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Many of us in the social justice community got some horrific news last week. One of our own, a man who many of us looked up to, was arrested. Not only was he arrested, but it was on charges that we find abhorrent, and the impact of this kind of evil being not only among us, but right under our very noses and none of us having much inkling at all is disturbing. It brings new meaning to the sense of death and despair that we hear in today’s story.
This story is a precursor, an intro, a harbinger of Easter, coming soon to a theatre near you. And Easter is about resurrection. John is setting his readers up for something, something they already know is coming. It’s like all the remakes we see from Hollywood right now, we already know the stories, so perhaps we get lured in by how the story is told. For John’s gospel, the latest chronologically of the gospels in our canon, it’s how he tells the story that is important…it’s not just resurrection.
It doesn’t do us any good to wonder if Lazarus was really dead, or if this is metaphor or if this ever really happened at all, like if we had a time machine, let’s say built into the frame of a DeLorean, we could set the right date and time and witness this all happening. This is one of those mythic tales – it never happened and it happens all the time. So, my advice to you as your pastor is to stop thinking about this story so that you will have time and space to trust it instead.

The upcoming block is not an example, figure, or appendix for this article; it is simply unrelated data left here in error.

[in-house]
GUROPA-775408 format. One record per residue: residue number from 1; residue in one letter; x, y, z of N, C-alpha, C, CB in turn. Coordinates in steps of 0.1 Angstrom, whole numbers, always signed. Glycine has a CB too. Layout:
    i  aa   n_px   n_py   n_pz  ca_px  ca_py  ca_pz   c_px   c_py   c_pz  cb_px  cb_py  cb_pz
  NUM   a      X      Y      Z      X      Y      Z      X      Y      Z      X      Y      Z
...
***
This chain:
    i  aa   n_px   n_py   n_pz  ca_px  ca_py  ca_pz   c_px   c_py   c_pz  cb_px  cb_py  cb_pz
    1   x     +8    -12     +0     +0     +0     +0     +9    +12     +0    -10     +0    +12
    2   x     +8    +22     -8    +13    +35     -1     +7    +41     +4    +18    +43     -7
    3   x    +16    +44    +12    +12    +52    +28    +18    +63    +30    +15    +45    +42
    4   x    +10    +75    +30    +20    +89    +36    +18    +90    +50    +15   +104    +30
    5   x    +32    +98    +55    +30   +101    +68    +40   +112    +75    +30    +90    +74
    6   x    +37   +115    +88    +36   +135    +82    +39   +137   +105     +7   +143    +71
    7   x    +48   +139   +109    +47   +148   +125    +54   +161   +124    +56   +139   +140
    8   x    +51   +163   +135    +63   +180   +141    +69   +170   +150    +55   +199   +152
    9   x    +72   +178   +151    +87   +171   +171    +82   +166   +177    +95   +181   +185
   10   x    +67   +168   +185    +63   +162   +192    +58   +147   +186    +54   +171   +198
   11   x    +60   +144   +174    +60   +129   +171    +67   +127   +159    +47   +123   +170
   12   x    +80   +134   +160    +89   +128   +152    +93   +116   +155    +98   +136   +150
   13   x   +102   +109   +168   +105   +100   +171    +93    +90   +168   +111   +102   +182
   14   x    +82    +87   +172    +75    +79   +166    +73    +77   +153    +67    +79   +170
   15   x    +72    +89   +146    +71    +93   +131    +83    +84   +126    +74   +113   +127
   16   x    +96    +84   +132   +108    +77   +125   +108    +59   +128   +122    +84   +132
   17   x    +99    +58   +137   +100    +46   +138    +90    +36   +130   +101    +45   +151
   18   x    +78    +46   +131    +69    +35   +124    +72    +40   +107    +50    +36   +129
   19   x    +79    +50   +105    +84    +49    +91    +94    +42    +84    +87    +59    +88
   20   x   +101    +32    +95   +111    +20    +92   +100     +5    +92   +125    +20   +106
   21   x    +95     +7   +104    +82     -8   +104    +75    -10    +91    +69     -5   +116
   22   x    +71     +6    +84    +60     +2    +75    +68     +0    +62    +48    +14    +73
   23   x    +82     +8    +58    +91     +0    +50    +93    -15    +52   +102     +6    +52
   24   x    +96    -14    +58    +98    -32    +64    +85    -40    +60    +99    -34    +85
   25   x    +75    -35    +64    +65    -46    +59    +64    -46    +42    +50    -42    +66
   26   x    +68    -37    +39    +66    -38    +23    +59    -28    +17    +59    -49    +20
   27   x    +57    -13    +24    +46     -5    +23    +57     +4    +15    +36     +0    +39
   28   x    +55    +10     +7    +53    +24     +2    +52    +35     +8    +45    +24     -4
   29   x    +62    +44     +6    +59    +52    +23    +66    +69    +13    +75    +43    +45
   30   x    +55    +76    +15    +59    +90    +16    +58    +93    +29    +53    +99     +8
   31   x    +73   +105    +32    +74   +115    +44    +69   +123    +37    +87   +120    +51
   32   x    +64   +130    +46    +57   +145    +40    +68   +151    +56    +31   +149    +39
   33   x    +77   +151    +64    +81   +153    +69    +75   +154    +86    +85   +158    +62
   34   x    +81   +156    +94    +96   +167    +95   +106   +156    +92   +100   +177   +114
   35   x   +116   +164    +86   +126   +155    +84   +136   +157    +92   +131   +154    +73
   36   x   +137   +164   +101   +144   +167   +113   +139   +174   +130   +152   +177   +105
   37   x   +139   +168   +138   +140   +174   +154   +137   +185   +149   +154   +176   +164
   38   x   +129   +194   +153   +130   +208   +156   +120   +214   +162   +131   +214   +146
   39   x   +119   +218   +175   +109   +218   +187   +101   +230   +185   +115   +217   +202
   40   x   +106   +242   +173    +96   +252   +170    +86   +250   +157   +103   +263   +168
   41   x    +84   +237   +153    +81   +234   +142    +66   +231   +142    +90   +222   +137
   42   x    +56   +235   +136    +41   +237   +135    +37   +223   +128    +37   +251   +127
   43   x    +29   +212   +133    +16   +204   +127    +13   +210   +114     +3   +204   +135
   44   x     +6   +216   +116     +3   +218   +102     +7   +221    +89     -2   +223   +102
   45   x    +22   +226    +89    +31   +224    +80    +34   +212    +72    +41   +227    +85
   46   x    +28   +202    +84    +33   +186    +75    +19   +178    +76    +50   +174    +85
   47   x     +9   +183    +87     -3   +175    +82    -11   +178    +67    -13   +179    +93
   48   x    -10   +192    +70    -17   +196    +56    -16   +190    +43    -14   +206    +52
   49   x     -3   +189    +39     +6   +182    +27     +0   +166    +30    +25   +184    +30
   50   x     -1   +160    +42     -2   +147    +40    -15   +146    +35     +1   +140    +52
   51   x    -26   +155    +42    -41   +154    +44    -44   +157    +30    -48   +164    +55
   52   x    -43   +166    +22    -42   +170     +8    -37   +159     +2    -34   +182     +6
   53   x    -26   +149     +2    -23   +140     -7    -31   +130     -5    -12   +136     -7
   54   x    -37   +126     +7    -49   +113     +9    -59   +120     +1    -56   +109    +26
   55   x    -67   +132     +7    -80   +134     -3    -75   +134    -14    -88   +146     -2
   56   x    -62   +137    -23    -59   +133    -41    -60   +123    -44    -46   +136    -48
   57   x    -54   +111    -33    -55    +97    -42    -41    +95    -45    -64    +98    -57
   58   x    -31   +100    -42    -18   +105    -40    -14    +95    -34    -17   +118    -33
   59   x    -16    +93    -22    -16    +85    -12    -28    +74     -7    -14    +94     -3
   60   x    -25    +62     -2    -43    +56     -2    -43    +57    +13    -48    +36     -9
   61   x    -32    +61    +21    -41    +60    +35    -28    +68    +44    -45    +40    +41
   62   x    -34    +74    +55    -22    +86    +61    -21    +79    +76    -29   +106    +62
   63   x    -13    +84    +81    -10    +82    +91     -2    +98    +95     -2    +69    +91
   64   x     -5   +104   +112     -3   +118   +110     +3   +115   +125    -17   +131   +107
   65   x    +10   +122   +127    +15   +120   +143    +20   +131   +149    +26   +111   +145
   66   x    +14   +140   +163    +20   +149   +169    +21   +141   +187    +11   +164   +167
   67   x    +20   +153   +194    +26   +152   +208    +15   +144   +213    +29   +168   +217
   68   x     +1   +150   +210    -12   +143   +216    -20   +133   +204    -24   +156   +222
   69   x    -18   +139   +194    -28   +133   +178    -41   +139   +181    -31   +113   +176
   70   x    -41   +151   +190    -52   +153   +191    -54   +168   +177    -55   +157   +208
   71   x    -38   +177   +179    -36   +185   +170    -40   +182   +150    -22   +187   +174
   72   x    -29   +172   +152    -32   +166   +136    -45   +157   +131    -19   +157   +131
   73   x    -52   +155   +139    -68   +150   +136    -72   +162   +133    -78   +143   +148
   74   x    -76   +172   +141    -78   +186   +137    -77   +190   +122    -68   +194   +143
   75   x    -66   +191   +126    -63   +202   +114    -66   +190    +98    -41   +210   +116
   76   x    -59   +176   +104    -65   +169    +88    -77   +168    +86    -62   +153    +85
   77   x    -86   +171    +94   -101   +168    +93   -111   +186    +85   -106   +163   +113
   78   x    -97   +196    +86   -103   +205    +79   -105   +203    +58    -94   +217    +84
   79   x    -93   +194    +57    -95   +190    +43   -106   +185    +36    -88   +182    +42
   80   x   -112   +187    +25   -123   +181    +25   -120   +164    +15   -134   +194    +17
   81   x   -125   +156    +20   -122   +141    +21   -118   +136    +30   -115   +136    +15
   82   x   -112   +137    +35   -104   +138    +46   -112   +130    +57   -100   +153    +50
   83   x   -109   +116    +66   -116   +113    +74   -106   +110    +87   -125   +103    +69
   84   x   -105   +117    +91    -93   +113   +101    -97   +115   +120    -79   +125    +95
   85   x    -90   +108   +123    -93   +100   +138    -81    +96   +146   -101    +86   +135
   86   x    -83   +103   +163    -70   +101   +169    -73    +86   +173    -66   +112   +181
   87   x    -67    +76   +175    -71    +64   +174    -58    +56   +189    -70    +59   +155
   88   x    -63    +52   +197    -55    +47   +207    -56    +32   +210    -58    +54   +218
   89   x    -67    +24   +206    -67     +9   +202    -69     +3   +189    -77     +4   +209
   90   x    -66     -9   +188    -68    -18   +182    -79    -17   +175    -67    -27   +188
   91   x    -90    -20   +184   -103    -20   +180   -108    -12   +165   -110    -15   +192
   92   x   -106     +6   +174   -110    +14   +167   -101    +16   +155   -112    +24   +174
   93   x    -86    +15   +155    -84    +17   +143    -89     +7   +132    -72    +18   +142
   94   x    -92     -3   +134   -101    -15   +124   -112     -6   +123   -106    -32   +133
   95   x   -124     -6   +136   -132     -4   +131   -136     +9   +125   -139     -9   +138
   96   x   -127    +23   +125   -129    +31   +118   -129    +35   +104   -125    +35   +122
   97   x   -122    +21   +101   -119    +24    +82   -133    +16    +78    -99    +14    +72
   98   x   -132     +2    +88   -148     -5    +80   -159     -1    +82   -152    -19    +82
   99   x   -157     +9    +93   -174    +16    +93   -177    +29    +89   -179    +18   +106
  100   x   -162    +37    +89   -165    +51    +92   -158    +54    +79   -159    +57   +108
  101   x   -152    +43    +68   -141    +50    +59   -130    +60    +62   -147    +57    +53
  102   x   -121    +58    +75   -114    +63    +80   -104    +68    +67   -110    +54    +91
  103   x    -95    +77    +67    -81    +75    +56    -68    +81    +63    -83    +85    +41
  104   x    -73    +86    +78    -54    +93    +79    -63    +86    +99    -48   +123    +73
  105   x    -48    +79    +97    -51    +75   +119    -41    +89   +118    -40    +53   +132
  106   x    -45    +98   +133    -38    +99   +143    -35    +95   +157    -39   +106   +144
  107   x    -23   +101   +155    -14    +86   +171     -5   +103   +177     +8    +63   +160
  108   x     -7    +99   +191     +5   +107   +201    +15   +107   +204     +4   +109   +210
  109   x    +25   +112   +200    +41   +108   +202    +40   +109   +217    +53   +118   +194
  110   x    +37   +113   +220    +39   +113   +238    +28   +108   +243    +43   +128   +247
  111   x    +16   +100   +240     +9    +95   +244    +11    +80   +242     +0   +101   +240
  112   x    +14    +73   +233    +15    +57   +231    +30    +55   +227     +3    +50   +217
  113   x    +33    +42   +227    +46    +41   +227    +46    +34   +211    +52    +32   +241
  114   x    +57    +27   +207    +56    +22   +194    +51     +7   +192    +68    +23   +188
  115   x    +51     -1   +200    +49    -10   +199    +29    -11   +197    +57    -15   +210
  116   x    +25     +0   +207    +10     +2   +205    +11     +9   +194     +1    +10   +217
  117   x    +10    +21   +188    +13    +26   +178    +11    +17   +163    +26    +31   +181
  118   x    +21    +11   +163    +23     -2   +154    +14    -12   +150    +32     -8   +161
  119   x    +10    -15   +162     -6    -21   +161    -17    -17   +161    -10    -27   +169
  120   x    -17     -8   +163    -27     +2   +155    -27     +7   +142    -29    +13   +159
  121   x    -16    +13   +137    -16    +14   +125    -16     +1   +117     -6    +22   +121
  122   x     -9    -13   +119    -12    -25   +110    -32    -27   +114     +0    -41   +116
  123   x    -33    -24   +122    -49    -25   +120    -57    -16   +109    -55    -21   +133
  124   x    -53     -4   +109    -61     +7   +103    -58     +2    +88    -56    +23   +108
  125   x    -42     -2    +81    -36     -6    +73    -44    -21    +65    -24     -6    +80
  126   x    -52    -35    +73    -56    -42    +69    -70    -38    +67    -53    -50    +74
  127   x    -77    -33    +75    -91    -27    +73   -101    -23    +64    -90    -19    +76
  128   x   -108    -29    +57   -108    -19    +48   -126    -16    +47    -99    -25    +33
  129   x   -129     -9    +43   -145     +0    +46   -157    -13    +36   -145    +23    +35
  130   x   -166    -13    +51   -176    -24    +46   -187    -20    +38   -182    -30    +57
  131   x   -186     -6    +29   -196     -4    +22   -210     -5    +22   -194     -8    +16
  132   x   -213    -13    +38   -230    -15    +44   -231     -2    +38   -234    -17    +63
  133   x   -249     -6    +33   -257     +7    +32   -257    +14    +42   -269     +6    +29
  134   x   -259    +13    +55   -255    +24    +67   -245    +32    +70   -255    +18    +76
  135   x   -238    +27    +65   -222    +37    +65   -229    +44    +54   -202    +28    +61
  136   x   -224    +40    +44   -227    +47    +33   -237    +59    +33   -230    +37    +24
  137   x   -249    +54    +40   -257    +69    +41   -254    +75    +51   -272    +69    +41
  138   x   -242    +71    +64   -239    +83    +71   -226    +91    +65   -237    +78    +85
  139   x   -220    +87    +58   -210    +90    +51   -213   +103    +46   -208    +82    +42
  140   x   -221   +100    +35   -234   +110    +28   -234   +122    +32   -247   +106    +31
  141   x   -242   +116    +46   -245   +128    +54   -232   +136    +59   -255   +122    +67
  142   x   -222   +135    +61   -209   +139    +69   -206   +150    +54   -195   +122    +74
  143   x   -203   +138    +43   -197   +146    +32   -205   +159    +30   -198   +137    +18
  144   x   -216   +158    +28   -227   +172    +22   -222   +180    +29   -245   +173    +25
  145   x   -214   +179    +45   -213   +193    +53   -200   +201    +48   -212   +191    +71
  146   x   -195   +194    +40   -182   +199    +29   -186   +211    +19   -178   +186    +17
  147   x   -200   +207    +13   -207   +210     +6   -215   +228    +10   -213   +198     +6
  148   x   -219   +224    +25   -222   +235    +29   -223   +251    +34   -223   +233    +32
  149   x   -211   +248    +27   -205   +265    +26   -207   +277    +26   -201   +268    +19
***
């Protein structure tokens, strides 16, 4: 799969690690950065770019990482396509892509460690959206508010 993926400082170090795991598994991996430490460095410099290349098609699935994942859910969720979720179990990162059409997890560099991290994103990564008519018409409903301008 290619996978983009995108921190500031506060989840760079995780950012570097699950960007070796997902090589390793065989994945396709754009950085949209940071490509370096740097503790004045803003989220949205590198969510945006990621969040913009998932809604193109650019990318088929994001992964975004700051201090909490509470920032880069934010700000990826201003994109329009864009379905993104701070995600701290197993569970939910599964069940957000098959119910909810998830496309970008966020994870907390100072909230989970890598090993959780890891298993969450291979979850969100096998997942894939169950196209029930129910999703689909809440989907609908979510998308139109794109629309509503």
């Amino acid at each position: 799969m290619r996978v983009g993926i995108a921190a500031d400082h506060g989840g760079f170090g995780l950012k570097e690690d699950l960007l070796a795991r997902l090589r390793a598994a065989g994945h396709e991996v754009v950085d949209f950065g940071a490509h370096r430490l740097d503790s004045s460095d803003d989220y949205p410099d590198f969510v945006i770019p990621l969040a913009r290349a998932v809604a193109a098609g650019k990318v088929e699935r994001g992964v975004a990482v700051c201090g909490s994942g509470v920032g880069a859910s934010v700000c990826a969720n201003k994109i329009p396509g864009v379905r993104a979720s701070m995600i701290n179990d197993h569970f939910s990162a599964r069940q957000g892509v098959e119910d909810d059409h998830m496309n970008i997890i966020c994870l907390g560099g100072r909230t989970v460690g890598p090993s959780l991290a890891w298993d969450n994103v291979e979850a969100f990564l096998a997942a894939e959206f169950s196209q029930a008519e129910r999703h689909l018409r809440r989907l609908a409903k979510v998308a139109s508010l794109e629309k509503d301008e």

What is resurrection after all? This is the question that seems to linger in the gospels. Is it the reanimation of dead tissue, like this Lazarus story seems to say, casting a “Frankenstein-like” aura? It it life forging ahead, like rebirth or regeneration? Is resurrection just the spring, the trustworthy arrival of new buds from the cold ground, though clearly this year not on our timelines?
This is the last of the seven “signs” of Jesus as the Christ in John’s gospel – water into wine, healings, feeding the 5000, walking on the Sea of Galilee and this – the cherry on top of the miracles sundae. Maybe this is just John giving the last of the seven signs of Jesus’ superpowers, saving the best one for last, so we’ll truly believe that he is the messiah, come in a red cape to save the day. Or maybe this story is here so that we might reflect on what it means for God to save. The clues are there for readers of John’s time. We are told that Lazarus has been dead four days and since Jewish belief held that the soul left the body after three days, the message is that Lazarus is really dead. And, he stinks. Jesus stands outside the tomb and prays – thanking God for hearing him, and asking that these people hear, too. Then he cries out, “Lazarus!”, and that is when the dead man comes out, when the shepherd calls his sheep by name.